Report on the 1st B’AI Book Club
Yarden Katz, Artificial Whiteness: Politics and Ideology in Artificial Intelligence (2020)

Hiroki Kato (Research Assistant of the B’AI Global Forum)

・Date: Wednesday, May 12, 2021, 17:30-19:00 (JST)
・Venue: Online (Zoom)
・Language: English (Discussion: Japanese)
・Book: Yarden Katz. (2020). Artificial Whiteness: Politics and Ideology in Artificial Intelligence. New York: Columbia University Press.
・Reviewer: Yujin Yaguchi (Professor at the Graduate School of Interdisciplinary Information Studies of the University of Tokyo / Executive Manager of the B’AI Global Forum)

On May 12th, 2021, B’AI Book Club held its first meeting online. This is a book review session in which members of B’AI Global Forum and related people participate. Since there are few academic books in Japan which examine the relationship between information technology including AI and gender or minorities, B’AI Book Club aims to provide members of B’AI with opportunities to introduce and discuss foreign books and learn the latest topics in the field. The first book reviewer was Prof. Yujin Yaguchi who introduced Artificial Whiteness: Politics and Ideology in Artificial Intelligence (Columbia University Press, 2020) by Yarden Katz. In this book, the author, who specializes in cognitive sciences, analyzes the connection between AI and whiteness and what this connection brings to society.


In general, participants shared the opinion that this book intelligibly explains significant issues regarding AI and whiteness but does not seem to cover much of existing arguments in related research fields, such as whiteness studies or STS (Science, Technology and Society). Although Artificial Whiteness is accessible for non-experts as it uses few theoretical concepts and technical terms, it is difficult to put this work into the larger picture of specialized fields since it insufficiently reviews the related academic works.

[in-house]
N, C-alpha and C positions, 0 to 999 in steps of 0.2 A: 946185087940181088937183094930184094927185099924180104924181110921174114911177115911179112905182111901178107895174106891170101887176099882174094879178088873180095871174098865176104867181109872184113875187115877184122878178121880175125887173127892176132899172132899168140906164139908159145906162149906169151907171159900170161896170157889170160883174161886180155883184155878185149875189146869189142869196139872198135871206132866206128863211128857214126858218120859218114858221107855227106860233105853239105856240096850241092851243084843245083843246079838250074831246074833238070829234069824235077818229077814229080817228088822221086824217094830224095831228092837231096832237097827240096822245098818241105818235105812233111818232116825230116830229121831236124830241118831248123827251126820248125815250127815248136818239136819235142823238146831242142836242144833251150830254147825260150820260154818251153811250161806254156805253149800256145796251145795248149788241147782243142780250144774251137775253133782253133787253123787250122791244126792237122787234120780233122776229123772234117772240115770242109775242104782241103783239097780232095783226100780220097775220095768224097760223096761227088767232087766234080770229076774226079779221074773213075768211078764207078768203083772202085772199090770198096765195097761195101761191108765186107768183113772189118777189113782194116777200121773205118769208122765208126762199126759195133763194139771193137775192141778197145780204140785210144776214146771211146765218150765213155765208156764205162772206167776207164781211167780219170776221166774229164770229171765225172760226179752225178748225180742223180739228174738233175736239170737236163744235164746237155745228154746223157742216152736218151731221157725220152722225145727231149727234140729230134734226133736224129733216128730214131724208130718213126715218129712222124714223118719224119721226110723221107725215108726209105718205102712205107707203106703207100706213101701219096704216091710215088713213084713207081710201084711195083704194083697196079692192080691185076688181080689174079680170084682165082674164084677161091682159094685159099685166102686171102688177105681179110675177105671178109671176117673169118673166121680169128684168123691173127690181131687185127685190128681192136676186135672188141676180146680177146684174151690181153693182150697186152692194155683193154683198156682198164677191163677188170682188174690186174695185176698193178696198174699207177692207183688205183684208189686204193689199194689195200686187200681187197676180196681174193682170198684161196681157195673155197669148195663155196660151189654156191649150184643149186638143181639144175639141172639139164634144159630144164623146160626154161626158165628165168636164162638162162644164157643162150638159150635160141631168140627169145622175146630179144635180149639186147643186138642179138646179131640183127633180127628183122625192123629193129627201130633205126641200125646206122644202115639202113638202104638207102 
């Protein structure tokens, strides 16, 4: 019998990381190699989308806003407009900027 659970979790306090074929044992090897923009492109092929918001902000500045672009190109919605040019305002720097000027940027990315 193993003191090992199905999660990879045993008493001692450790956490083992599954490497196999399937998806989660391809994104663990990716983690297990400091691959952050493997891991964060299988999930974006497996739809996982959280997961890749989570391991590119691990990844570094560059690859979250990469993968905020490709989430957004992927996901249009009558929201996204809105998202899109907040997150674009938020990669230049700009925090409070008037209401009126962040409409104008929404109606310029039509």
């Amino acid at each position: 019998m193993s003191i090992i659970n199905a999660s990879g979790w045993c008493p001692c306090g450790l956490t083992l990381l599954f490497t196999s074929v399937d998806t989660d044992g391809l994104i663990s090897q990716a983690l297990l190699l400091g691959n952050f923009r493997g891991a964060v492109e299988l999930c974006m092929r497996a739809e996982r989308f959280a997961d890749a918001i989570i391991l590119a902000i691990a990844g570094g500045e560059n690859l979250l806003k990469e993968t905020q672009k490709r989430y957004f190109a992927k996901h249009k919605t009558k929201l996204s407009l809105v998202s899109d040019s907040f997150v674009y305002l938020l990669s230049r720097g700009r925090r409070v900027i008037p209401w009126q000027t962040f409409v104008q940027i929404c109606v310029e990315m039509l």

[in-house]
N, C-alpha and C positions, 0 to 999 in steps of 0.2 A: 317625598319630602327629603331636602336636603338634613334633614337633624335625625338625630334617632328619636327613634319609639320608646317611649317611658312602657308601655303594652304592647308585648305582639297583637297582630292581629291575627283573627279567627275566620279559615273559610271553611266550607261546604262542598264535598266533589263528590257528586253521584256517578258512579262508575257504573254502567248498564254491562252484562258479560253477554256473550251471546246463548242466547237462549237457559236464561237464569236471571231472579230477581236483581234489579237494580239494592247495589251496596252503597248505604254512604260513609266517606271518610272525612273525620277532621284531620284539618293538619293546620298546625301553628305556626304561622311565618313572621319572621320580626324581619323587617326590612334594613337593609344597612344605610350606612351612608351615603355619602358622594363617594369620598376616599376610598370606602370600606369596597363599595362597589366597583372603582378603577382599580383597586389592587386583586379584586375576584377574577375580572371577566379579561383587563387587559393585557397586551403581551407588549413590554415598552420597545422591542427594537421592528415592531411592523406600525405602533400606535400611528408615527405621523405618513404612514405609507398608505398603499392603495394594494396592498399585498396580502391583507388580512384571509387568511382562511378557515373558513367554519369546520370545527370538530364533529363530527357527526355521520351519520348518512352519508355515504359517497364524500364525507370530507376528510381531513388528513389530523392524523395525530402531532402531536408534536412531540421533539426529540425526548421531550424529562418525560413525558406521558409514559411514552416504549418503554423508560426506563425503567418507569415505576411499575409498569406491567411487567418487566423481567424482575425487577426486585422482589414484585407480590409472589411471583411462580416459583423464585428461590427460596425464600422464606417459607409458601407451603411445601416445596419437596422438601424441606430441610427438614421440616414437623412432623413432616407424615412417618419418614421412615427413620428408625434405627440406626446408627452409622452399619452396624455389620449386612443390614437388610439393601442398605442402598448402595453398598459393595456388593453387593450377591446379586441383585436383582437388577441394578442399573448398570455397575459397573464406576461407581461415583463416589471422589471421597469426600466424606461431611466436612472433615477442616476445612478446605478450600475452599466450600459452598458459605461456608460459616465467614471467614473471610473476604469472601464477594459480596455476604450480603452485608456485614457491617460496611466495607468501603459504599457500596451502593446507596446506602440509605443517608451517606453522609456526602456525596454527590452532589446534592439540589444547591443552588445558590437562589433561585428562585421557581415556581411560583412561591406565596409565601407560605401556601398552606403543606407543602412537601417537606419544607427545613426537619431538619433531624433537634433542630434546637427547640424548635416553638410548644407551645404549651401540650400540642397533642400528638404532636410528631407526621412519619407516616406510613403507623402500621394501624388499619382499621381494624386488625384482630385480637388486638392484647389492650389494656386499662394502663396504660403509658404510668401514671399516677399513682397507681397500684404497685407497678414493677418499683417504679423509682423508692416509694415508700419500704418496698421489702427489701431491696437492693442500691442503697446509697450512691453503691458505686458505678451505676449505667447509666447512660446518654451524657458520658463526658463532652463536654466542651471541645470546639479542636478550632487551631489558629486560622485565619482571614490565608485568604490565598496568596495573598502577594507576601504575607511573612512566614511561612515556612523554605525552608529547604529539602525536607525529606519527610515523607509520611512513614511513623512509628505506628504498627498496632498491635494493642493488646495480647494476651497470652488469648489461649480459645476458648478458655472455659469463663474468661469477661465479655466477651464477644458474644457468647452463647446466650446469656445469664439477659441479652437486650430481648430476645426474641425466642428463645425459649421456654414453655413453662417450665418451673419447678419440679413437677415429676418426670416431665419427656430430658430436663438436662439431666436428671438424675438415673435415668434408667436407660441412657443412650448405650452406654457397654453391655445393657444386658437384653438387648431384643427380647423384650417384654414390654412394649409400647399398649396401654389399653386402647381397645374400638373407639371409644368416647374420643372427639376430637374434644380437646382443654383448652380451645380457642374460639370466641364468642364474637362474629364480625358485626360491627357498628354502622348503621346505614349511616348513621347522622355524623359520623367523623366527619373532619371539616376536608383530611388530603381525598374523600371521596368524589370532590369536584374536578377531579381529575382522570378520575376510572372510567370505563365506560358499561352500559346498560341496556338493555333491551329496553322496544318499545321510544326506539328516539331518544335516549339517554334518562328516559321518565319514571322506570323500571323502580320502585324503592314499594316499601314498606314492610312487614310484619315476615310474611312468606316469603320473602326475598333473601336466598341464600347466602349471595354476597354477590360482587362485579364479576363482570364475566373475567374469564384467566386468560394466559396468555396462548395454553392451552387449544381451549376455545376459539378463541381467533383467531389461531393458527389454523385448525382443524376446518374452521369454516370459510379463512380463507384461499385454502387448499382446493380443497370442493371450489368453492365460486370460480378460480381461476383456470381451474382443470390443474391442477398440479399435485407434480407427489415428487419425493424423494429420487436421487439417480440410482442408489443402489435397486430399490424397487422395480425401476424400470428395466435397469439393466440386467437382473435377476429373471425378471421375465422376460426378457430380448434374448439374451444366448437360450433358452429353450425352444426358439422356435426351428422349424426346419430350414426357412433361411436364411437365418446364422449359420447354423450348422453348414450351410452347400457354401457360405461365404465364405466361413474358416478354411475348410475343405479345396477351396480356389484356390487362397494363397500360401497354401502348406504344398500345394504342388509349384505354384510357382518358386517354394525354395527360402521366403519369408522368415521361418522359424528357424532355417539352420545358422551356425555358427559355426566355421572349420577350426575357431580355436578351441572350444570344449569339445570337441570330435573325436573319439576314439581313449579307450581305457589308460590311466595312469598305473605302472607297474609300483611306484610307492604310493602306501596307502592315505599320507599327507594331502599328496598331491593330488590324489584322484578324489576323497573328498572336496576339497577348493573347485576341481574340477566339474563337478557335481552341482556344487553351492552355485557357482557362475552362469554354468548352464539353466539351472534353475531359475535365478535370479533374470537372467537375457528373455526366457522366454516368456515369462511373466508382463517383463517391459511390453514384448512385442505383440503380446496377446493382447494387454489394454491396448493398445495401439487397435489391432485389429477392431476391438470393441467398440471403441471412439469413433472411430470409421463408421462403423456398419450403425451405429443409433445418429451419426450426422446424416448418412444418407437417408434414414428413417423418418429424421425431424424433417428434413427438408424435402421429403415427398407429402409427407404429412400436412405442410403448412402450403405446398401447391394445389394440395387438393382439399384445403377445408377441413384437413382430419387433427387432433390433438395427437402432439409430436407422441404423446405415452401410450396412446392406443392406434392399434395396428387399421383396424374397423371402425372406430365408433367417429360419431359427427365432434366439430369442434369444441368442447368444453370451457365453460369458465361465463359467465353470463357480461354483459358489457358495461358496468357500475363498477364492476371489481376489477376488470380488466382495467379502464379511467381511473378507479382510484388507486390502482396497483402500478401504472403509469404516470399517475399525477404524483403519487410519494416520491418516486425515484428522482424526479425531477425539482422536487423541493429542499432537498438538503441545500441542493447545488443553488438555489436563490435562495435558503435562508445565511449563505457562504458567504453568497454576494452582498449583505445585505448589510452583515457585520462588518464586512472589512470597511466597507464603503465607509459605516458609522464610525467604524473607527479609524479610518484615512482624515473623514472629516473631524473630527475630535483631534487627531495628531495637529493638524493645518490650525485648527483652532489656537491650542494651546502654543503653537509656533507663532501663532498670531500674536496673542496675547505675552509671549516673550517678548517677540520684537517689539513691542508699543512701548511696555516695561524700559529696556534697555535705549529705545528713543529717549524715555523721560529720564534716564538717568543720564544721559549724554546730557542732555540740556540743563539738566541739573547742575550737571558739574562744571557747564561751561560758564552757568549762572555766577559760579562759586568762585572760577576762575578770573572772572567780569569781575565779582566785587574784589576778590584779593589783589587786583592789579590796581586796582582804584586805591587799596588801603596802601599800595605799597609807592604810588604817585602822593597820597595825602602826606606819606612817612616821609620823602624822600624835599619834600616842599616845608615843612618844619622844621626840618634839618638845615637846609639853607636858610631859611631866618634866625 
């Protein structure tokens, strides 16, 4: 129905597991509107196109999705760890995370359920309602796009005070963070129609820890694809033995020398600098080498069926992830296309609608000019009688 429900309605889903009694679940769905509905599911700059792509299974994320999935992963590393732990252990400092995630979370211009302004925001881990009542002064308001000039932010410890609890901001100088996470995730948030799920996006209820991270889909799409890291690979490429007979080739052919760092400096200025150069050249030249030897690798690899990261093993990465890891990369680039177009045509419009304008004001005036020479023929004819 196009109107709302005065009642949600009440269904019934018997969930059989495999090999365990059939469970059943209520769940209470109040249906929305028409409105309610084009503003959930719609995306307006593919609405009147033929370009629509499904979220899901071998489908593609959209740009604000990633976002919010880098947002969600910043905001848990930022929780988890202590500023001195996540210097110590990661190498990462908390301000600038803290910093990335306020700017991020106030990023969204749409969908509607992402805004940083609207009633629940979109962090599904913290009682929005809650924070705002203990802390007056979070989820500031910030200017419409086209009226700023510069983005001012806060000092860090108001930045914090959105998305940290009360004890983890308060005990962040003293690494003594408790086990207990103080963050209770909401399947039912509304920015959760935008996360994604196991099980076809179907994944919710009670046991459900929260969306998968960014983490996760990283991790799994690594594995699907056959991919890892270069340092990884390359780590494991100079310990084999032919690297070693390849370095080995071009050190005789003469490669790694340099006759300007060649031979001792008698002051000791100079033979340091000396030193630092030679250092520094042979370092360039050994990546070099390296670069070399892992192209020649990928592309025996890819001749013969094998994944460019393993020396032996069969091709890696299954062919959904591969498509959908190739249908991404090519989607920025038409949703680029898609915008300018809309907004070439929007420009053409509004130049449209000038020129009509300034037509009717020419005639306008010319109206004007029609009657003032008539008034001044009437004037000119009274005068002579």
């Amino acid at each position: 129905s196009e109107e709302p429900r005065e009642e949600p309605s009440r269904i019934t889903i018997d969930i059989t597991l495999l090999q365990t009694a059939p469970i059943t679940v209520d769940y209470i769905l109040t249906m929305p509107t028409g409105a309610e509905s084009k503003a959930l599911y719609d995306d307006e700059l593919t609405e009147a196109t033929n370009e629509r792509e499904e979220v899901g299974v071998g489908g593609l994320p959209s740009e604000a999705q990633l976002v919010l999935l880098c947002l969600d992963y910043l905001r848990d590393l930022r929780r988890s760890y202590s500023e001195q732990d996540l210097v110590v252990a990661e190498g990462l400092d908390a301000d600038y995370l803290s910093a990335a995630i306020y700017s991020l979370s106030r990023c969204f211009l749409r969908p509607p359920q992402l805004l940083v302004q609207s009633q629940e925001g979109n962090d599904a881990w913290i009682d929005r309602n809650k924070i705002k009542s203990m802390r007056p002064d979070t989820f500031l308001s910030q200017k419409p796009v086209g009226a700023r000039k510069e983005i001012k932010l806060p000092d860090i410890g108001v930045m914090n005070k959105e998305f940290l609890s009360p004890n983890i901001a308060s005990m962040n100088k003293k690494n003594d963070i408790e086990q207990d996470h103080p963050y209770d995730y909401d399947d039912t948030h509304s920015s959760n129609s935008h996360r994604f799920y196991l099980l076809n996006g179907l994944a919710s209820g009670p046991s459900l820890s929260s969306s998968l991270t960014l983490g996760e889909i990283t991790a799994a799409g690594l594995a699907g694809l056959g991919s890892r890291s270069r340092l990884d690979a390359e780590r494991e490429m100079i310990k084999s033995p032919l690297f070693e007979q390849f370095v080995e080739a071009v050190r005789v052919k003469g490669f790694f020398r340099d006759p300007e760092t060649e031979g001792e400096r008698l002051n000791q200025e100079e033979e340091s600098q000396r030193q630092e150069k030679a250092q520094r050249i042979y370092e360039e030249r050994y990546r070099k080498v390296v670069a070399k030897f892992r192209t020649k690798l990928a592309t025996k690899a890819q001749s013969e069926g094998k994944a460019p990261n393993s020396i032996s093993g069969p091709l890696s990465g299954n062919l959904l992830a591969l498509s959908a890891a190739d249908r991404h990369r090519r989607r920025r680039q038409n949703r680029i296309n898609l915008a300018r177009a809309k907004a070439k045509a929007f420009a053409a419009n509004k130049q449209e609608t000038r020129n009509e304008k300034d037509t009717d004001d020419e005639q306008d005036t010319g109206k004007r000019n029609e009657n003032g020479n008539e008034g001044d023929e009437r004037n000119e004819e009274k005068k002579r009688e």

One of the crucial shortcomings of this book is its excessive bias toward whiteness. Prof. Yaguchi pointed out that Artificial Whiteness only describes American cases and the influence of whiteness on AI and scarcely refers to situations in other countries or relations between AI technology and racial politics. Though the author criticizes the close link between AI technology and whiteness, this book itself, with its obsession with whiteness, ironically affirms AI’s association with Western dominance.


Following such evaluation of the book, we discussed in what context this book should be read. Based on the above-mentioned points it is obvious that this book is easy to understand. Some argued that it can be used as a textbook in undergraduate classes or a conversation starter regarding the issues of AI. Others also suggested that the book is useful to introduce computer scientists to the perspectives on AI commonly shared in humanities or social sciences. However, the reviewer, Prof. Yaguchi, indicated that the supposed targets of Artificial Whiteness seem not to be computer scientists but experts and students in humanities and social sciences, given that the blurb of the book is mainly written by famous scholars in those fields. It can be said that how non-experts react to Artificial Whiteness is an important indicator of the role and influence of this book.